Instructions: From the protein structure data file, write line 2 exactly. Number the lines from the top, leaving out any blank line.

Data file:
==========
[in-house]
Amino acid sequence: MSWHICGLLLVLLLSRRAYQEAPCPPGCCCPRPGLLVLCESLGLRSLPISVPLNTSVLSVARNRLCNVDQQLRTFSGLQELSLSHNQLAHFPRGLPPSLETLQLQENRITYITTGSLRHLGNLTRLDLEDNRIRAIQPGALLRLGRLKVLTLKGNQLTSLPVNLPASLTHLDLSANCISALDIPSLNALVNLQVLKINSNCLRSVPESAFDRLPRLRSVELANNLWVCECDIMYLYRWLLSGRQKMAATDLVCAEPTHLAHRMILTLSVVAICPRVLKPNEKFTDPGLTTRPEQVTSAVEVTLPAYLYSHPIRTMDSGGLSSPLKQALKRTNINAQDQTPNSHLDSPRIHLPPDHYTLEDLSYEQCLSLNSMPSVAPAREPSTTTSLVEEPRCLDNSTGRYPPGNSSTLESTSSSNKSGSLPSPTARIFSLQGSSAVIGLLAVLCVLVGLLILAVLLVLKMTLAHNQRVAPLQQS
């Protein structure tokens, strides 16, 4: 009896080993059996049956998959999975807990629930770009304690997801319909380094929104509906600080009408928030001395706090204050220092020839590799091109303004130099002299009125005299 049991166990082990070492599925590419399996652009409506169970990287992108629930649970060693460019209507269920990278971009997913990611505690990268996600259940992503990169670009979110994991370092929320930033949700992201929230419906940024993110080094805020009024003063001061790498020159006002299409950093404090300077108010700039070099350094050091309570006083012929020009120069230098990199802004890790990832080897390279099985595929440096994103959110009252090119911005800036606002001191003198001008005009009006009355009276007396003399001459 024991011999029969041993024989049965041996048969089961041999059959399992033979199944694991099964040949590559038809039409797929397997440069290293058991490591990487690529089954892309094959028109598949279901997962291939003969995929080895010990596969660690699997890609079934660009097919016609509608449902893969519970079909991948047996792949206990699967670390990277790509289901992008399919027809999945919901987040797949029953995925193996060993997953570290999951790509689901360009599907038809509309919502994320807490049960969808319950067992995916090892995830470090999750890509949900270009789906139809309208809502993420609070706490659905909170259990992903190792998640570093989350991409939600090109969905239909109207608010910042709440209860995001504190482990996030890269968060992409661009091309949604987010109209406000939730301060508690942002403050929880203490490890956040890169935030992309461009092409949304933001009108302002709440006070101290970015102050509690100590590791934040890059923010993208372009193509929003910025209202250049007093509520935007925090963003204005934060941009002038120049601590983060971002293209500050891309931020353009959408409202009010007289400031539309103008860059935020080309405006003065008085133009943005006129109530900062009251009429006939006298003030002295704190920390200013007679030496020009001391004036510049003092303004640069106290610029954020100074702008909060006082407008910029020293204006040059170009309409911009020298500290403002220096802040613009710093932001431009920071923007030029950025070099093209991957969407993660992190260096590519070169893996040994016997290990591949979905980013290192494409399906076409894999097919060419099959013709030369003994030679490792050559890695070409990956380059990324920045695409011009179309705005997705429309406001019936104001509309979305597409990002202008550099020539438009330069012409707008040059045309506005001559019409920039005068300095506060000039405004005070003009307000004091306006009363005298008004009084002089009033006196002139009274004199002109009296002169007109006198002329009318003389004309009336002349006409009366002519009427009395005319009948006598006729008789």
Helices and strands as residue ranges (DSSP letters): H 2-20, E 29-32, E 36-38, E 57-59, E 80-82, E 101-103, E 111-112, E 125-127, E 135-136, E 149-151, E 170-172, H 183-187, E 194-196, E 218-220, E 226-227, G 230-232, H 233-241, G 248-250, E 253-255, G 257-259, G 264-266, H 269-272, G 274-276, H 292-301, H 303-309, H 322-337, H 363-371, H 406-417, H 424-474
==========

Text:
Amino acid sequence: MSWHICGLLLVLLLSRRAYQEAPCPPGCCCPRPGLLVLCESLGLRSLPISVPLNTSVLSVARNRLCNVDQQLRTFSGLQELSLSHNQLAHFPRGLPPSLETLQLQENRITYITTGSLRHLGNLTRLDLEDNRIRAIQPGALLRLGRLKVLTLKGNQLTSLPVNLPASLTHLDLSANCISALDIPSLNALVNLQVLKINSNCLRSVPESAFDRLPRLRSVELANNLWVCECDIMYLYRWLLSGRQKMAATDLVCAEPTHLAHRMILTLSVVAICPRVLKPNEKFTDPGLTTRPEQVTSAVEVTLPAYLYSHPIRTMDSGGLSSPLKQALKRTNINAQDQTPNSHLDSPRIHLPPDHYTLEDLSYEQCLSLNSMPSVAPAREPSTTTSLVEEPRCLDNSTGRYPPGNSSTLESTSSSNKSGSLPSPTARIFSLQGSSAVIGLLAVLCVLVGLLILAVLLVLKMTLAHNQRVAPLQQS